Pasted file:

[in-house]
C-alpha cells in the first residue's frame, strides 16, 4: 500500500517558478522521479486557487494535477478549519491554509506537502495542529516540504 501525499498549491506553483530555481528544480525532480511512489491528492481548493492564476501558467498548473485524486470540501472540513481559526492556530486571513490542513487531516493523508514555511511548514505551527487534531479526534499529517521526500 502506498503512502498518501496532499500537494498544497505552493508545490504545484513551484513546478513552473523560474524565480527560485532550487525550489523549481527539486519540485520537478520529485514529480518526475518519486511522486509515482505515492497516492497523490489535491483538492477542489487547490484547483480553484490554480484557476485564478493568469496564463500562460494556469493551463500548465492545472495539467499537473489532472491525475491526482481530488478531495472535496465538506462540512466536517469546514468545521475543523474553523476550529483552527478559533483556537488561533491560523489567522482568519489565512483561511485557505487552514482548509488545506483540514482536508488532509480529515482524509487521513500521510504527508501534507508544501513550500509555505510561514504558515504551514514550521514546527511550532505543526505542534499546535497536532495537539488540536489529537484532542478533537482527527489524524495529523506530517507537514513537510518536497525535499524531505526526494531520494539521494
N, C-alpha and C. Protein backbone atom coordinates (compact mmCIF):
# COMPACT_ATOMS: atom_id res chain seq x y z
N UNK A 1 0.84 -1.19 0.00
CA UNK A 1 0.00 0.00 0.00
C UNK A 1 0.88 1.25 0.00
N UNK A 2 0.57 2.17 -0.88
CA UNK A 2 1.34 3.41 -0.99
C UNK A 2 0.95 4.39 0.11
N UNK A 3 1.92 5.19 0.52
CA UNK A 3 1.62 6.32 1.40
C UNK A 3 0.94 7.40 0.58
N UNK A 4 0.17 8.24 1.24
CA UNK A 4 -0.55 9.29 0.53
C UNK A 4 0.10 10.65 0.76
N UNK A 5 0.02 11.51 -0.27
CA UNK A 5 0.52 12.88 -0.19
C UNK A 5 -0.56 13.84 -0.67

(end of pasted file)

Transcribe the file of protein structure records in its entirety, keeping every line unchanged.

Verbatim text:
[in-house]
C-alpha cells in the first residue's frame, strides 16, 4: 500500500517558478522521479486557487494535477478549519491554509506537502495542529516540504 501525499498549491506553483530555481528544480525532480511512489491528492481548493492564476501558467498548473485524486470540501472540513481559526492556530486571513490542513487531516493523508514555511511548514505551527487534531479526534499529517521526500 502506498503512502498518501496532499500537494498544497505552493508545490504545484513551484513546478513552473523560474524565480527560485532550487525550489523549481527539486519540485520537478520529485514529480518526475518519486511522486509515482505515492497516492497523490489535491483538492477542489487547490484547483480553484490554480484557476485564478493568469496564463500562460494556469493551463500548465492545472495539467499537473489532472491525475491526482481530488478531495472535496465538506462540512466536517469546514468545521475543523474553523476550529483552527478559533483556537488561533491560523489567522482568519489565512483561511485557505487552514482548509488545506483540514482536508488532509480529515482524509487521513500521510504527508501534507508544501513550500509555505510561514504558515504551514514550521514546527511550532505543526505542534499546535497536532495537539488540536489529537484532542478533537482527527489524524495529523506530517507537514513537510518536497525535499524531505526526494531520494539521494
N, C-alpha and C. Protein backbone atom coordinates (compact mmCIF):
# COMPACT_ATOMS: atom_id res chain seq x y z
N UNK A 1 0.84 -1.19 0.00
CA UNK A 1 0.00 0.00 0.00
C UNK A 1 0.88 1.25 0.00
N UNK A 2 0.57 2.17 -0.88
CA UNK A 2 1.34 3.41 -0.99
C UNK A 2 0.95 4.39 0.11
N UNK A 3 1.92 5.19 0.52
CA UNK A 3 1.62 6.32 1.40
C UNK A 3 0.94 7.40 0.58
N UNK A 4 0.17 8.24 1.24
CA UNK A 4 -0.55 9.29 0.53
C UNK A 4 0.10 10.65 0.76
N UNK A 5 0.02 11.51 -0.27
CA UNK A 5 0.52 12.88 -0.19
C UNK A 5 -0.56 13.84 -0.67